It’s not often that researchers get to report good news for cancer patients, but this week at the San Antonio Breast Cancer Symposium, researchers announced encouraging results from studies of two cancer medications that appeared to keep women’s disease from advancing.
In the first trial of 808 women with advanced breast cancer, an experimental drug from Genentech called pertuzumab stalled patients’ cancer for a median of 18 months when added to standard treatment, compared with a year for patients who got usual treatment alone. Whether or not it improves patients’ survival isn’t clear yet, but the study is ongoing.
Pertuzumab attacks the same target as the cancer drug Herceptin, cells that overproduce a protein known as HER2 that promotes tumor growth. Pertuzumab works in a slightly different, but complementary way, and together the drugs appear to slow down the disease. About 20% to 25% of breast cancers are positive for HER2 — these are the women who might benefit from the new pairing of drugs. “Pertuzumab is a winner,” Dr. Eric Winer of the Dana Farber Cancer Center told the Associated Press. Winer was not affiliated with the study.
The second trial involved Novartis AG’s drug everolimus (Afinitor), which is normally used to suppress the immune system of organ transplant patients. Researchers coupled the drug with an aromatase inhibitor in a trial of 724 women, and the combo slowed progression of metastatic breast cancer by four months, compared with the aromatase inhibitors alone. “These results establish a new standard of care for this group of patients,” Dr. Gabriel Hortobagyi, professor of medicine at MD Anderson Cancer Center and lead author of the study, which was presented at the conference and published in the New England Journal of Medicine, told Medpage Today.
Until now, treating advanced breast cancer has been a game of catch-up, in which doctors cycle through all available hormone therapies in a desperate attempt to stay ahead of the disease. But the latest results suggest that patients may be able to get off that treatment treadmill by adding everolimus, which targets a pathway that cancer cells need to survive. Overall, women getting everolimus had seven months with no disease progression, compared with three in the group that did not get the drug.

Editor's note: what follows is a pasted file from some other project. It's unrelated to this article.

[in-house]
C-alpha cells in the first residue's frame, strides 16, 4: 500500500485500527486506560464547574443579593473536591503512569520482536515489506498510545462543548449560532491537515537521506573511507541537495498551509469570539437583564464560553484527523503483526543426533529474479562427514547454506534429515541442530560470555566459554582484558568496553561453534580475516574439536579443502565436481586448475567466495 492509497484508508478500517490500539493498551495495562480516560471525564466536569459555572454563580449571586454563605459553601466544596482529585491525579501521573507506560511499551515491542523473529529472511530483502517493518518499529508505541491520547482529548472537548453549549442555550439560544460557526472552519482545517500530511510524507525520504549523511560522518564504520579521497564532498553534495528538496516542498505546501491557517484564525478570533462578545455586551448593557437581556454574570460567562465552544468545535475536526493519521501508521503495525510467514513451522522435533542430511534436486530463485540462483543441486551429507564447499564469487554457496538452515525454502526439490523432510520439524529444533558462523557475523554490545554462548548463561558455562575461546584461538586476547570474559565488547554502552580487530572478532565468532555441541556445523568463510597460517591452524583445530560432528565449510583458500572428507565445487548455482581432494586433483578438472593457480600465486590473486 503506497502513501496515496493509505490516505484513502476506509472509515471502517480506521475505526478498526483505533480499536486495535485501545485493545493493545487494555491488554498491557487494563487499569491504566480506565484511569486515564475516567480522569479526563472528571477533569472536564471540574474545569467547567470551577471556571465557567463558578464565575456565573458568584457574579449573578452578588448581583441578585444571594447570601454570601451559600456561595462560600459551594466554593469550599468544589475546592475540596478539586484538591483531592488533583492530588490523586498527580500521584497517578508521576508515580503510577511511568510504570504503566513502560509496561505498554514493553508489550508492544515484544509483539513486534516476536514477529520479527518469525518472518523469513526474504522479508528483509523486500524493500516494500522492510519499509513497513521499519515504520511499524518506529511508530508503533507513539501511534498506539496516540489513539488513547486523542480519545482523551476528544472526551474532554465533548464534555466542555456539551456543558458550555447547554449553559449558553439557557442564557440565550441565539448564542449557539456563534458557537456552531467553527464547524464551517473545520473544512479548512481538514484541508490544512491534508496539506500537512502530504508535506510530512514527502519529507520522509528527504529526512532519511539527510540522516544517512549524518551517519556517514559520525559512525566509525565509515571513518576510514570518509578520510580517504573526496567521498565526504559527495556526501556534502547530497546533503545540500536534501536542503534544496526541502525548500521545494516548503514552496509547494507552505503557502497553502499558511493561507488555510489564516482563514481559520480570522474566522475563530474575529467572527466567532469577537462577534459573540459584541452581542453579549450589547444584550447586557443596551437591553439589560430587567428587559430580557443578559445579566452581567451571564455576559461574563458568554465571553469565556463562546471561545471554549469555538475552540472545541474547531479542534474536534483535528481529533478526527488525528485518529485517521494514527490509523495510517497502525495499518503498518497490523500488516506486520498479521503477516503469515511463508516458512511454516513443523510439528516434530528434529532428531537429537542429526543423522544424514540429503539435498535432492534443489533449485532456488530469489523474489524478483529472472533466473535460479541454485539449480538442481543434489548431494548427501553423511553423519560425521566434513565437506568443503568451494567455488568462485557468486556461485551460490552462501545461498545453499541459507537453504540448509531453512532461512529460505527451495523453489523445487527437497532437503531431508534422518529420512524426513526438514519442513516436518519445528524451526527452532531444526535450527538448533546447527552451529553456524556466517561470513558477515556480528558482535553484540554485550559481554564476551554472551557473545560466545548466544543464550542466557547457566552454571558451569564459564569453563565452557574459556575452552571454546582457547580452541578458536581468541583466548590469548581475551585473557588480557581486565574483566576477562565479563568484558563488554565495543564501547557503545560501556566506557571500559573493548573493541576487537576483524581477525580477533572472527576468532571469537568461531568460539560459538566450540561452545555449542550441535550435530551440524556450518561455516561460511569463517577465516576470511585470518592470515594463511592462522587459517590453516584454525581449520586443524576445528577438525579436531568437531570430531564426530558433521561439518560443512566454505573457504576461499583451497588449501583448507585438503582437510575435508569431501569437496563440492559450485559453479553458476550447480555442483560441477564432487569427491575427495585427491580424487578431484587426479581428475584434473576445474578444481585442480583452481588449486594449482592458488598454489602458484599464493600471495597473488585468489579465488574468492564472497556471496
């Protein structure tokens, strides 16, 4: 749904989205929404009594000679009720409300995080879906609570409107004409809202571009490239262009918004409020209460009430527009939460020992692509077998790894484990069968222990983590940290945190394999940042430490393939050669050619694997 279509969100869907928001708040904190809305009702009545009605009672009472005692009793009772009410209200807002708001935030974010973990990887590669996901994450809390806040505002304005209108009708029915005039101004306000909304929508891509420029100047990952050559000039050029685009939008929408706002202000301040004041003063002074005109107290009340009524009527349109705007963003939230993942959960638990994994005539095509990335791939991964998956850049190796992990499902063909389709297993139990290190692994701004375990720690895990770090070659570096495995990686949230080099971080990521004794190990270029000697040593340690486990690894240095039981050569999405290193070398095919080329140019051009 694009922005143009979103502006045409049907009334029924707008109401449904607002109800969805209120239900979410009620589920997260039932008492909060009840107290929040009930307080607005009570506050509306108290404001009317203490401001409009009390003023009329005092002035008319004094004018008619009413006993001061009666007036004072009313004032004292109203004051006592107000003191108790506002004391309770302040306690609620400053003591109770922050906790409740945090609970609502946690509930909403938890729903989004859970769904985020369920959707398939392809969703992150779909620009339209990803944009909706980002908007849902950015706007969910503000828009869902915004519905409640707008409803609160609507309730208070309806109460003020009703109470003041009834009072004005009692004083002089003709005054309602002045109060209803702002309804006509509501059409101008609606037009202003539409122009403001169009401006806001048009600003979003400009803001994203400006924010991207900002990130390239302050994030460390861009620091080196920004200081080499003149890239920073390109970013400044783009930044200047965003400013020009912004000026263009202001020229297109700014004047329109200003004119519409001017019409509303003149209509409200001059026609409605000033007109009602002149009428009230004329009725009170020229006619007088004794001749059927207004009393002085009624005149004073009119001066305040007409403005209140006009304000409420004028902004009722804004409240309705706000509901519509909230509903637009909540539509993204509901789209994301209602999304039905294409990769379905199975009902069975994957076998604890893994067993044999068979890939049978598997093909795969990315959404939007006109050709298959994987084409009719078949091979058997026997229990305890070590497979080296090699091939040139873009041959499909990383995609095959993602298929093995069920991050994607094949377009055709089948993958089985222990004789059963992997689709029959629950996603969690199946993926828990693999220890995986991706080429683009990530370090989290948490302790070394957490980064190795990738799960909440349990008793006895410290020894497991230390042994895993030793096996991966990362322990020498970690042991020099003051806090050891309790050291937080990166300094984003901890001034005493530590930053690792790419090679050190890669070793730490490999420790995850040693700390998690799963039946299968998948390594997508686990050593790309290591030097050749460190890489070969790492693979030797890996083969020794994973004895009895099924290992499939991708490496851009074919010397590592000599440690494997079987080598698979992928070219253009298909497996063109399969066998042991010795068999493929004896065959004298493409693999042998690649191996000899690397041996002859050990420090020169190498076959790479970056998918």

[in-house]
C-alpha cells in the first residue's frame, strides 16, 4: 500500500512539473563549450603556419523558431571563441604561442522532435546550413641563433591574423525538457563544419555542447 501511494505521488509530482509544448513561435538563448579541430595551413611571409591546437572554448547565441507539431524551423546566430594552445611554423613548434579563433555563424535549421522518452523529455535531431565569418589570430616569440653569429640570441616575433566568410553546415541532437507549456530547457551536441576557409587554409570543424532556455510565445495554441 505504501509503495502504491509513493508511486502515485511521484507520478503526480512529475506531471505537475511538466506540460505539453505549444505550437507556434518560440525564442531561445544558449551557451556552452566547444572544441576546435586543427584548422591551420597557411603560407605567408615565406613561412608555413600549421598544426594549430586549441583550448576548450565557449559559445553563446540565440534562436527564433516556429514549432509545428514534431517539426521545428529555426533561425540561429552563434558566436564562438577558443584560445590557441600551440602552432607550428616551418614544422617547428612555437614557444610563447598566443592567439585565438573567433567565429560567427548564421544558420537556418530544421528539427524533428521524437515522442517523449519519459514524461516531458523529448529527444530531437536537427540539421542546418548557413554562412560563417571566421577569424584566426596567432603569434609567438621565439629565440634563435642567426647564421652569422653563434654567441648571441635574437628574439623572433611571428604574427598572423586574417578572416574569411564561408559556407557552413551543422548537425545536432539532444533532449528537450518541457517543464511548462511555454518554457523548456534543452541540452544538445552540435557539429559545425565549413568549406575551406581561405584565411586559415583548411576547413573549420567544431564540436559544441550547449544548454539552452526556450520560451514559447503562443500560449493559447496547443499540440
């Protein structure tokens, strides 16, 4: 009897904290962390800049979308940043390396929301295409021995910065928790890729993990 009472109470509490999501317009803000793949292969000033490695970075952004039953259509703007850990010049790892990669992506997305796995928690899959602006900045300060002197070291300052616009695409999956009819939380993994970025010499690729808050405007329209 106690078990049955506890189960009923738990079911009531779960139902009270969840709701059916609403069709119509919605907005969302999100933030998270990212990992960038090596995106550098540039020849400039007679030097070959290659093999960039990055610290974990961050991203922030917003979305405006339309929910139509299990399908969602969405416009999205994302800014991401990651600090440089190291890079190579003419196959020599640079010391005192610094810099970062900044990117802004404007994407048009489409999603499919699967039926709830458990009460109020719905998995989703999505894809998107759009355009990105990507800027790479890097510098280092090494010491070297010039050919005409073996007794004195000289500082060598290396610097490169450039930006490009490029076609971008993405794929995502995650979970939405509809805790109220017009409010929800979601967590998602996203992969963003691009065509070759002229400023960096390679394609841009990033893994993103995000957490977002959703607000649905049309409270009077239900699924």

Because neither drug combination is yet approved by the Food and Drug Administration for use in treating breast cancer, and pertuzumab is still experimental, additional studies will need to validate the results and show that the drugs can extend survival of patients longer than those that are currently available. Another catch: the drugs are likely to be very expensive, up to $10,000 a month, the AP reports.
Doctors are hopeful that confirmation will come soon. Regarding the everolimus trial, Dr. Vered Stearns, the co-director of the Breast Cancer Program at Johns Hopkins University, told Medpage Today: “The superiority of the combination is statistically and clinically significant and I anticipate that will lead to approval and clinical use within a year or less.”